[ Post Reply | Private Reply | To 1 | View Replies]

To: Who is John Galt?; 1rudeboy

All good points. Waiving the Jones Act is the equivalent of temporarily letting non-union workers do utility repairs in the region affected by Hurrican Sandy.


10 posted on 11/02/2012 4:08:48 PM PDT by Alberta's Child ("If you touch my junk, I'm gonna have you arrested.")
[ Post Reply | Private Reply | To 6 | View Replies]

To: ImJustAnotherOkie

HUH? Last time I looked there were all kinds of refineries right there in NJ with big storage tanks.


11 posted on 11/02/2012 4:09:01 PM PDT by OldGMA
[ Post Reply | Private Reply | To 5 | View Replies]

To: VRWC For Truth
I'm not so sure that it "eliminates" jobs. More likely it distorts the labor market for different kinds of jobs.

I'm sure the U.S. railroad and trucking industries are among the biggest supporters of the Jones Act, for example.

12 posted on 11/02/2012 4:11:12 PM PDT by Alberta's Child ("If you touch my junk, I'm gonna have you arrested.")
[ Post Reply | Private Reply | To 9 | View Replies]

To: OldGMA
The biggest refinery in northern New Jersey is the Bayway Refinery in Linden. My understanding is that they haven't had power there in several days, and the storm has disrupted the operation of a major pipeline that brings oil from the Gulf Coast up to this area as well.

This is why the fuel situation in southern New Jersey is somewhat better than in the north. That area gets its fuel from the Philadelphia area, which was also affected by the storm but not to the same extent as the NYC region because the storm was weakened after crossing over the mainland of New Jersey.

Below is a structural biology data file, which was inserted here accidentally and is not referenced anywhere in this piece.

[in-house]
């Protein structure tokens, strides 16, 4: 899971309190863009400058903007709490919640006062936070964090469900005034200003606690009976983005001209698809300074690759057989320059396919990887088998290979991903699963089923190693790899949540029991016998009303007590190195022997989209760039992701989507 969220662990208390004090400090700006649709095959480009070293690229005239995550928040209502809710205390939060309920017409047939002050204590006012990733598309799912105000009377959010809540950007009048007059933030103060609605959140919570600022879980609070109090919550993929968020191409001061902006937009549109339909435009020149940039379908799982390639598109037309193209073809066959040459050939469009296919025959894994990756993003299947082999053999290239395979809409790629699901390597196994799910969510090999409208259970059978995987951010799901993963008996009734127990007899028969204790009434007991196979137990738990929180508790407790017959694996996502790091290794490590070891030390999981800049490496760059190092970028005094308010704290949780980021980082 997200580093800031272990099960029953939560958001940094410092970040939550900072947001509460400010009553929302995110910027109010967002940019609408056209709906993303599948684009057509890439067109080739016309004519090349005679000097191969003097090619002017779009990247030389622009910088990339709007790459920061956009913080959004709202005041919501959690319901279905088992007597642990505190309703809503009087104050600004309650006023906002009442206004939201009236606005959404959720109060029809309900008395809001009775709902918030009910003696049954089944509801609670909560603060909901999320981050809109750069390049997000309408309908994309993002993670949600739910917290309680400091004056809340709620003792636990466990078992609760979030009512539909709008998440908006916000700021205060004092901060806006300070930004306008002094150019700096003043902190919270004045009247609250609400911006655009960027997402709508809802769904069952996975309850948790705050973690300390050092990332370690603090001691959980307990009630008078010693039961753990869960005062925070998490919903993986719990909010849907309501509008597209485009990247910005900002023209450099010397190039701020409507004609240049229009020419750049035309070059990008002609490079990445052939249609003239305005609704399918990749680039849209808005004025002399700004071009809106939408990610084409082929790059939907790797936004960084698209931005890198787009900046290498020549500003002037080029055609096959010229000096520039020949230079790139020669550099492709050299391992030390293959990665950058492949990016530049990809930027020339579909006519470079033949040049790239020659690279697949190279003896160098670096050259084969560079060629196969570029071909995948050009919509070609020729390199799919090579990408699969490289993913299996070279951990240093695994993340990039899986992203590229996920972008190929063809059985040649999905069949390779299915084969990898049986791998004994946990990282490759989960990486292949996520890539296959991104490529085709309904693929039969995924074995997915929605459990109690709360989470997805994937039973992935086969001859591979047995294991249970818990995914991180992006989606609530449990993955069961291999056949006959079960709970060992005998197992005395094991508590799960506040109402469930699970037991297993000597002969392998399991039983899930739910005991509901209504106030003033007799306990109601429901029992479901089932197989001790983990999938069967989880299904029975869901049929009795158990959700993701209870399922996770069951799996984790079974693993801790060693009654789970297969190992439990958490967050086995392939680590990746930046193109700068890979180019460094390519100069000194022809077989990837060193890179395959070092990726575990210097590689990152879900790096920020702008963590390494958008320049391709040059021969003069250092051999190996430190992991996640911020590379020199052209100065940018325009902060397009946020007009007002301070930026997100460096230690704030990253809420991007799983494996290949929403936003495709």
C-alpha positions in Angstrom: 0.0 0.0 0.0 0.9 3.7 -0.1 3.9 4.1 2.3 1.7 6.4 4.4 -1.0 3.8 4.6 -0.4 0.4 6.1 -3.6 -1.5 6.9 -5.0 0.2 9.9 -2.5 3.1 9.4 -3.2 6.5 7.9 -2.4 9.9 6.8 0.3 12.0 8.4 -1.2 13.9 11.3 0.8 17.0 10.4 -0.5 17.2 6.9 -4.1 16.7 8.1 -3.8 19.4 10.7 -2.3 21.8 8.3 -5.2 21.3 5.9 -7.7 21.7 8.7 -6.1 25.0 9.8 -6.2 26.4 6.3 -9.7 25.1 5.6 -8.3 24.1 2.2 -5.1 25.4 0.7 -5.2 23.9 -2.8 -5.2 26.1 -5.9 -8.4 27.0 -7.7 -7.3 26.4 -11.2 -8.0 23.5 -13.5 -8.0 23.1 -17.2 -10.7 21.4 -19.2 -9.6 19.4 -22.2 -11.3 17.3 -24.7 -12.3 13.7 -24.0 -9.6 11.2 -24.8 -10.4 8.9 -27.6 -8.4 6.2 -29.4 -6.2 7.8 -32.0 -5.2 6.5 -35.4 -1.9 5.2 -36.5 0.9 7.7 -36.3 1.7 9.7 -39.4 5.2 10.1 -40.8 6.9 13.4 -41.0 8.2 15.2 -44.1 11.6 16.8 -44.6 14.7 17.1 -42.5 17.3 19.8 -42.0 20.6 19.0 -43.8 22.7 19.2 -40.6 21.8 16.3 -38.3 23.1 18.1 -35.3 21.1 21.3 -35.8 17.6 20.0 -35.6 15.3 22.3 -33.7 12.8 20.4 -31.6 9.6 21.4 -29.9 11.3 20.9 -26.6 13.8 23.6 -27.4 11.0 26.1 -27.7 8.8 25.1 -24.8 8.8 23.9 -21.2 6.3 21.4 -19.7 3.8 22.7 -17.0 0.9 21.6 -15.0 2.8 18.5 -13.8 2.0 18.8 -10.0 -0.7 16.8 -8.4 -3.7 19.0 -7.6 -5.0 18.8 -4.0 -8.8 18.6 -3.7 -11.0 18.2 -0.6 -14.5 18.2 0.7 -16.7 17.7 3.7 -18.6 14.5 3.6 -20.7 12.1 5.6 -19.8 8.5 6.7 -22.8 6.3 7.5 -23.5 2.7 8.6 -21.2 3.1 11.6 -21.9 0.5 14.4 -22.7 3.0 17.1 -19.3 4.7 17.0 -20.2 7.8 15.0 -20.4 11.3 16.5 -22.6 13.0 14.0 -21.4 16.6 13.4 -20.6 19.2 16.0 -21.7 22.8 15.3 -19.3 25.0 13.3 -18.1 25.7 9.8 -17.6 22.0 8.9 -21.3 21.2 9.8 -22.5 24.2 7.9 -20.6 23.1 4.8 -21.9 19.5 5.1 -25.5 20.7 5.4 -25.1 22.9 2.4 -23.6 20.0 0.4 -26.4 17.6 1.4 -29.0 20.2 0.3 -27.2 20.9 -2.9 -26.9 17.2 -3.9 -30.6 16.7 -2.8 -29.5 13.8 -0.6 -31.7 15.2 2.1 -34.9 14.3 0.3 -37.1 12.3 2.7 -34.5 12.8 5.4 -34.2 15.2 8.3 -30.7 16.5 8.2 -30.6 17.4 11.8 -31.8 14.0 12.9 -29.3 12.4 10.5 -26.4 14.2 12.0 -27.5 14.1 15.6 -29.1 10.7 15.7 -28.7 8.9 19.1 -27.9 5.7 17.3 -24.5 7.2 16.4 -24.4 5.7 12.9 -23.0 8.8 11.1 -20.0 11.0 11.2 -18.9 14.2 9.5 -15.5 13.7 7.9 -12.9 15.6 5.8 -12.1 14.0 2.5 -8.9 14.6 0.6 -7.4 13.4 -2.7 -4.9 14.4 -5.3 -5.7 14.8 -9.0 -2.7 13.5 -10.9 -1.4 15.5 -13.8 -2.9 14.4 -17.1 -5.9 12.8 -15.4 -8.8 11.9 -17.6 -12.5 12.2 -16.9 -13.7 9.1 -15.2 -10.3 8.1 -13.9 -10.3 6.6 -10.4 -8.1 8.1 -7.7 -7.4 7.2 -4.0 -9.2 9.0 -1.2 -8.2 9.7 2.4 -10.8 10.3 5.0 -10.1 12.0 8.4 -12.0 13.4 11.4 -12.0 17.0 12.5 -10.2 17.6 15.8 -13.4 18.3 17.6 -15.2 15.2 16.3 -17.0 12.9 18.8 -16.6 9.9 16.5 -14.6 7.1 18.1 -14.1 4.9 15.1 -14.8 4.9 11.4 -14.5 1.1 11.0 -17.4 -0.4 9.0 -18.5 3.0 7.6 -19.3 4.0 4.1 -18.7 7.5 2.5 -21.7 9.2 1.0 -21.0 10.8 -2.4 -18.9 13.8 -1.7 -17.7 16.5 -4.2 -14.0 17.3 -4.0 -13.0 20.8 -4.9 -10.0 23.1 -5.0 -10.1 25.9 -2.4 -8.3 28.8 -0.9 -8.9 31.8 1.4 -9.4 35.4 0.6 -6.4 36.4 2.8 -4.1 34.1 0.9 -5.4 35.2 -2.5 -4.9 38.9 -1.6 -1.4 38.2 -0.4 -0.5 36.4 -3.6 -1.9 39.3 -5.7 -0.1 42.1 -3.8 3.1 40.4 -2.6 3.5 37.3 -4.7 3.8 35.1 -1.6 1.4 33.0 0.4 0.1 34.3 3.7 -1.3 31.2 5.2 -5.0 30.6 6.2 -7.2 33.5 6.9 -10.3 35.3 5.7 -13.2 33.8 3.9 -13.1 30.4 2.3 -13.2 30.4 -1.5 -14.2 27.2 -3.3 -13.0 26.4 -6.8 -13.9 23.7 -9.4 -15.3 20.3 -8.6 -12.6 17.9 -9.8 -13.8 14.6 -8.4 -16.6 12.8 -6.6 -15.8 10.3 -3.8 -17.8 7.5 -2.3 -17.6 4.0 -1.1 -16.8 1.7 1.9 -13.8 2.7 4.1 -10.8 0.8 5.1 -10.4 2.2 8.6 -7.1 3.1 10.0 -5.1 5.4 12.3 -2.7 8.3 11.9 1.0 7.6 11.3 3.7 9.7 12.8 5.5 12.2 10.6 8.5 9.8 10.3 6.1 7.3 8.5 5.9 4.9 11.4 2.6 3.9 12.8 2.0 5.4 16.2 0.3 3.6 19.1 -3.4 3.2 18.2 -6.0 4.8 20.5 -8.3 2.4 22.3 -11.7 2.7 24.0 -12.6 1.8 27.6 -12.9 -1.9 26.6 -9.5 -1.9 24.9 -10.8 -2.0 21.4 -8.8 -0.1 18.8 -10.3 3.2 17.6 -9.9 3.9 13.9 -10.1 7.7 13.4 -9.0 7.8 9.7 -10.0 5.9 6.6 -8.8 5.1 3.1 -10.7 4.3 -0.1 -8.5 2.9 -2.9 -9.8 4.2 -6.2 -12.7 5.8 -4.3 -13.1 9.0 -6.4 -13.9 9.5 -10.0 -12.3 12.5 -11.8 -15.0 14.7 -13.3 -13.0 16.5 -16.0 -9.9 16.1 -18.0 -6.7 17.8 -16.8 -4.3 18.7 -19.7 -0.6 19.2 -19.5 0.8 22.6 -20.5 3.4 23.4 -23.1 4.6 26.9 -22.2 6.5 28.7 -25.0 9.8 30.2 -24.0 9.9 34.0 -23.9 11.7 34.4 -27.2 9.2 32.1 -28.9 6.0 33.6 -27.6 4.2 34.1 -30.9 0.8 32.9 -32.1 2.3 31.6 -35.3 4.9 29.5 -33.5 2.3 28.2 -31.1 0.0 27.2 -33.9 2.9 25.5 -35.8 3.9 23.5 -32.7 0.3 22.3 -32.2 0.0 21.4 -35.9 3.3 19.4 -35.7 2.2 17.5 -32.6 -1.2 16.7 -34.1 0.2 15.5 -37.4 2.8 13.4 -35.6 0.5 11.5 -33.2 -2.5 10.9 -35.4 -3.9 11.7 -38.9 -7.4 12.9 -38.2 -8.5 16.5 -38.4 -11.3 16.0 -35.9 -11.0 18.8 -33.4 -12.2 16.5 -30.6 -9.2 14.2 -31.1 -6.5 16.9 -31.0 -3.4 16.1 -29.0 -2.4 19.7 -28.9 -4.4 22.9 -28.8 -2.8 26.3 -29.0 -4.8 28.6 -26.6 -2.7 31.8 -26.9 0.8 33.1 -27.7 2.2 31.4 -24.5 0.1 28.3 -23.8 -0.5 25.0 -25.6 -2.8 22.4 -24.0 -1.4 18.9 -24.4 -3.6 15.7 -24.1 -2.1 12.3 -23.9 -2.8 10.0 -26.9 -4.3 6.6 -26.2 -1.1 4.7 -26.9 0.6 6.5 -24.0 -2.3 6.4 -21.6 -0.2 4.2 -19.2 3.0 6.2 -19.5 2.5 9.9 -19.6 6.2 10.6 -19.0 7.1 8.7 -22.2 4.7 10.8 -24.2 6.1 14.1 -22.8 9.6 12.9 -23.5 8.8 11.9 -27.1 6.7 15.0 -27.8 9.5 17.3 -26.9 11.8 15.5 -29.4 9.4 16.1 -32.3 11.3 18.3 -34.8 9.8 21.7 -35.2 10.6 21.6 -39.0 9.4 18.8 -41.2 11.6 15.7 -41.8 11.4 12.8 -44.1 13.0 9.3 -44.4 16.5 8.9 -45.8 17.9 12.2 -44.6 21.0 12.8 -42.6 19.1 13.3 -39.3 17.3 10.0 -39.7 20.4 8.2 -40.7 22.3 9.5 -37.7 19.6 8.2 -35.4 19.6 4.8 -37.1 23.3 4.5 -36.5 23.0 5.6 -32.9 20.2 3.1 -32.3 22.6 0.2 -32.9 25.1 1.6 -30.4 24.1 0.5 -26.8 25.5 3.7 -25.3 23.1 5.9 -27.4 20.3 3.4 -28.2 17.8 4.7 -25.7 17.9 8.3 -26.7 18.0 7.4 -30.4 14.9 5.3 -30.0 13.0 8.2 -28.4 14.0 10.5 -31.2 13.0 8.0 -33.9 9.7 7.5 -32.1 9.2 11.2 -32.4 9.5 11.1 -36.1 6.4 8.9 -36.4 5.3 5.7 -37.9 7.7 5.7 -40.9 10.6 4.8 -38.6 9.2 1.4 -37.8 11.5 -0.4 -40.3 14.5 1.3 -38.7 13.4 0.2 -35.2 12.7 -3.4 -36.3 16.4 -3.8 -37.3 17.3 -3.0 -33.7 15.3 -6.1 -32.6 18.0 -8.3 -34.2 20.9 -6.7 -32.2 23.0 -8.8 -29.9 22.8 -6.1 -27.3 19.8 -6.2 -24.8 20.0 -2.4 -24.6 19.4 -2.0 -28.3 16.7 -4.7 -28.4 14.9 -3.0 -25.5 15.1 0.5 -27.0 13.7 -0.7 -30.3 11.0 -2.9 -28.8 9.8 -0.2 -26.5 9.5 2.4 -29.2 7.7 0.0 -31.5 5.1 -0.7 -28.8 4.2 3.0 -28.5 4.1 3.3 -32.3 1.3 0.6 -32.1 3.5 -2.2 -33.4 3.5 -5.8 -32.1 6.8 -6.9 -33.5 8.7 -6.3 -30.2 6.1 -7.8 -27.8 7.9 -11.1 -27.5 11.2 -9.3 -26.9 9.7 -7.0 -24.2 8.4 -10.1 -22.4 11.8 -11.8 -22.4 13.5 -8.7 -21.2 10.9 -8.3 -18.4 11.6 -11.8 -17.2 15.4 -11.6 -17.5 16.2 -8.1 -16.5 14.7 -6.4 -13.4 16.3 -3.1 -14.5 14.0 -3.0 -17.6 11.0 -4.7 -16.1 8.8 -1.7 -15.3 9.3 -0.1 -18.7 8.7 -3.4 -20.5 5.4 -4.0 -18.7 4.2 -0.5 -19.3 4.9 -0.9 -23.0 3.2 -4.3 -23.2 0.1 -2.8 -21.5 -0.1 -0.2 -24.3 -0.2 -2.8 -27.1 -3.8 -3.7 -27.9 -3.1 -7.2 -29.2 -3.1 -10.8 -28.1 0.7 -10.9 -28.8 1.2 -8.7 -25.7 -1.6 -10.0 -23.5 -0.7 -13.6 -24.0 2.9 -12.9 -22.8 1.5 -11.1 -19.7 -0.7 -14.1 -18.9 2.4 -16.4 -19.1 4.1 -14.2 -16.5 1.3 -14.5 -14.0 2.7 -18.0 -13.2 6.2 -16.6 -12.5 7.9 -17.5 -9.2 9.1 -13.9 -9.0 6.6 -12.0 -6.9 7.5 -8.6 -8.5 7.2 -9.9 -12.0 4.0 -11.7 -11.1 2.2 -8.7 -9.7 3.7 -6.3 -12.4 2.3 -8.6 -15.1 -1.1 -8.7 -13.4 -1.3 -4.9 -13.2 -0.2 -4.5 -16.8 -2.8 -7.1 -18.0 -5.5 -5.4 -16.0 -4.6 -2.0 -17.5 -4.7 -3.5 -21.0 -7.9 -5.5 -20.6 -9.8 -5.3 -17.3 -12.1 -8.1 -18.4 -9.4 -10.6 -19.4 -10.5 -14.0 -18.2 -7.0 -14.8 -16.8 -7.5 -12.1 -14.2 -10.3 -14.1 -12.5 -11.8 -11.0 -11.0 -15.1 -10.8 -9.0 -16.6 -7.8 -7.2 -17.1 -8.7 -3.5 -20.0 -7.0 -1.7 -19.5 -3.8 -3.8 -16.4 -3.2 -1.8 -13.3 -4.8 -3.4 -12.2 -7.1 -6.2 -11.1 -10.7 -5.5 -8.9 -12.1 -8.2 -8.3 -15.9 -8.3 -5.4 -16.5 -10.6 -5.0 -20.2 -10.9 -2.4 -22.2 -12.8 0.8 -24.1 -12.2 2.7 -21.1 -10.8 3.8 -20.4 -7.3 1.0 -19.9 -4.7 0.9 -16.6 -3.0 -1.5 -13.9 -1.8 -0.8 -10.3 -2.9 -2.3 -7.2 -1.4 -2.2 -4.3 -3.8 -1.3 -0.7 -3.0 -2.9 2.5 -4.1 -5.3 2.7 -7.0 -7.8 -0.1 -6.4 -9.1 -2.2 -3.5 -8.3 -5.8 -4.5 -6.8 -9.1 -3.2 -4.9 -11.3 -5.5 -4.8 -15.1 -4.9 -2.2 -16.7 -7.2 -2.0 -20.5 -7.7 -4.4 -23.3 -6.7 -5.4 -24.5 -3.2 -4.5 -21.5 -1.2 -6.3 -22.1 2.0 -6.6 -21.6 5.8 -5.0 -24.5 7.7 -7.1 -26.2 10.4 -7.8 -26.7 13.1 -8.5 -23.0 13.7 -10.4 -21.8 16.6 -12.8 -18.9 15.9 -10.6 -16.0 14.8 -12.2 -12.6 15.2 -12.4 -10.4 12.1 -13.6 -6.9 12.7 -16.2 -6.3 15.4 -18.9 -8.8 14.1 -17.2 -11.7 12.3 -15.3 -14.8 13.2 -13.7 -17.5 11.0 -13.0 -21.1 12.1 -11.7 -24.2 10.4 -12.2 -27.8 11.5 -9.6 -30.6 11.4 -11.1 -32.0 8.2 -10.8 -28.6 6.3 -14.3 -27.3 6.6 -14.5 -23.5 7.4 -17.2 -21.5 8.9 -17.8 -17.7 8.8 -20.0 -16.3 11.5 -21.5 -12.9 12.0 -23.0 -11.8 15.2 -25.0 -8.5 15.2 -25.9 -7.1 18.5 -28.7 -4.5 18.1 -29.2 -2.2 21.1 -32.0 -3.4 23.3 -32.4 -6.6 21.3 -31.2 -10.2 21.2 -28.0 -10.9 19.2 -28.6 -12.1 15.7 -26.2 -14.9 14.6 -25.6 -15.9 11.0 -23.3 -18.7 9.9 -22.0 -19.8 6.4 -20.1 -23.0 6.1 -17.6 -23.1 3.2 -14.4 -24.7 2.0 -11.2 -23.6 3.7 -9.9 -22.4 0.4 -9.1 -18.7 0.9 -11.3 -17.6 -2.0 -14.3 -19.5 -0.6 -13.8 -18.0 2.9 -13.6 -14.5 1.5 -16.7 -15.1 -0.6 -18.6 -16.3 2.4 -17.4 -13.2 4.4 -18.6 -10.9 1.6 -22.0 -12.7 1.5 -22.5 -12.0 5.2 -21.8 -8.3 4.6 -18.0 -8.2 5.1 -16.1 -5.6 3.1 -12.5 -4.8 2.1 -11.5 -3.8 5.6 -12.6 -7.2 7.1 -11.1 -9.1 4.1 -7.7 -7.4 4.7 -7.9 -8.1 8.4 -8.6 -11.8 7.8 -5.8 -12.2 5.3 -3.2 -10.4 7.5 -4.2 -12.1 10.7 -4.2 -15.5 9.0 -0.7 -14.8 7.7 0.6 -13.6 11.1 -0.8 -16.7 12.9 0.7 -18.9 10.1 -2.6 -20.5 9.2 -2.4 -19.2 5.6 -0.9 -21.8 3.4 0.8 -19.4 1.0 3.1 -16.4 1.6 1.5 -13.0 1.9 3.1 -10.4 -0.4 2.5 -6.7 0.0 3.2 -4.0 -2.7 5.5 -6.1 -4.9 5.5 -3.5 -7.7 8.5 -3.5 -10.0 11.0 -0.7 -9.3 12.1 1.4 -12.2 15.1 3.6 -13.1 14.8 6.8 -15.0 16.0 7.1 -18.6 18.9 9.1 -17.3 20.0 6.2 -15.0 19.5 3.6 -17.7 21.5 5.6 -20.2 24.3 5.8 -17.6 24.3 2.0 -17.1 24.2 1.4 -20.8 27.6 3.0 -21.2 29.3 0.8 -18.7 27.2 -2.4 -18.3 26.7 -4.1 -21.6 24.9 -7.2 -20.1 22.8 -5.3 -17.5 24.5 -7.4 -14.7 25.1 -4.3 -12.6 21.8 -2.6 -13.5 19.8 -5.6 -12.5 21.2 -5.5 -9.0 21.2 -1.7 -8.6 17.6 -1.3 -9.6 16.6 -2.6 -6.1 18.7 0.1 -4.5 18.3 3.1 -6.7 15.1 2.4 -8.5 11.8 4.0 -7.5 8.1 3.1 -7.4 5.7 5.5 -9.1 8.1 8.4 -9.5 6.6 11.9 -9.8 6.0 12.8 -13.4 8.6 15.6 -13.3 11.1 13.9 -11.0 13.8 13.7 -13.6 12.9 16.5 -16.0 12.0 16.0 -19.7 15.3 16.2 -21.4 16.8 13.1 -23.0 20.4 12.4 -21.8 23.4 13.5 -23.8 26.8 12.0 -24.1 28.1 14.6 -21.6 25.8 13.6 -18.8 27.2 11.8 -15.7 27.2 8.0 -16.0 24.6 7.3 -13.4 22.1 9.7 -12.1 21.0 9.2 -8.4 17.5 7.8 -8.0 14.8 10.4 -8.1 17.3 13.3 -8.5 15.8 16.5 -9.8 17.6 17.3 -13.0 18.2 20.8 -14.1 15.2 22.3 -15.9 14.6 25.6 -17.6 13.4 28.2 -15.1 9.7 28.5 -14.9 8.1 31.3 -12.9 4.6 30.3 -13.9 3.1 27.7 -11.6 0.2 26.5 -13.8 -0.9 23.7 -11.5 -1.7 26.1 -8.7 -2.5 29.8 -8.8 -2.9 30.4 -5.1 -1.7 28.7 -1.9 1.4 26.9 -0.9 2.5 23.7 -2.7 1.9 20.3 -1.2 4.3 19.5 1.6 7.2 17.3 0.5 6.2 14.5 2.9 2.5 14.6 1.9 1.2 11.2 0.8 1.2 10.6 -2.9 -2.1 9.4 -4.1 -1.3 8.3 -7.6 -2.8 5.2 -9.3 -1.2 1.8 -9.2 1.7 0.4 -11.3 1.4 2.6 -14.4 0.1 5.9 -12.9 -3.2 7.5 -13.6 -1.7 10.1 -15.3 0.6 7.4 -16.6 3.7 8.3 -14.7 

13 posted on 11/02/2012 4:14:21 PM PDT by Alberta's Child ("If you touch my junk, I'm gonna have you arrested.")
[ Post Reply | Private Reply | To 11 | View Replies]

To: Oldeconomybuyer

http://en.wikipedia.org/wiki/Merchant_Marine_Act_of_1920


14 posted on 11/02/2012 4:17:14 PM PDT by fishtank (The denial of original sin is the root of liberalism.)
[ Post Reply | Private Reply | To 1 | View Replies]

To: Fedupwithit

Foreign vessels enter NY Harbor all the time already.

All this does is allow foreign vessels to carry cargo from somewhere else in the US to NY Harbor; the Jones Act normally prevents this - all shipping from a US port to another US port has to be in a US Flag (and US constructed) vessel.


15 posted on 11/02/2012 4:22:17 PM PDT by Strategerist
[ Post Reply | Private Reply | To 3 | View Replies]

To: Oldeconomybuyer

Didn’t Obama refuse to waive the Jones Act during the BP spill when foreign ships offered assistance with the clean up?


16 posted on 11/02/2012 4:27:35 PM PDT by Kandy Atz ("Were we directed from Washington when to sow and when to reap, we should soon want for bread.")
[ Post Reply | Private Reply | To 1 | View Replies]

To: Oldeconomybuyer
Some years ago I took a cruise to Alaska. Now the logical place to begin an Alaskan cruise is Seattle. However, the cruise ship was a Dutch liner. Because of the Jones Act, the line can't take passengers from Settle to Alaska. So it leaves from Vancouver, just across the Canadian border. All the shore activities associated with the cruise, such as refueling and re-supplying the ship, take place in Vancouver. If tourists arrive early, they spend money in Vancouver. In short, a lot of money that would logically be spent in Seattle is instead spent in Vancouver. All in the name of preserving jobs aboard ship for American sailors.

The Jones Act doesn't preserve American maritime jobs, or American shipbuilding jobs. Instead it enriches Canadians.

17 posted on 11/02/2012 4:50:41 PM PDT by JoeFromSidney ( New book: RESISTANCE TO TYRANNY. Buy from Amazon.)
[ Post Reply | Private Reply | To 1 | View Replies]

To: JoeFromSidney
I may be wrong about this, but I think the only impact the Jones Act has on the trip you described is that a foreign-flagged vessel that travels between Seattle and Alaska must first make a stop in Vancouver so that it's considered an international voyage rather than a domestic one.

Maybe that cruise line was simply running ships directly from Vancouver to Alaska because it had better berthing arrangements in Vancouver?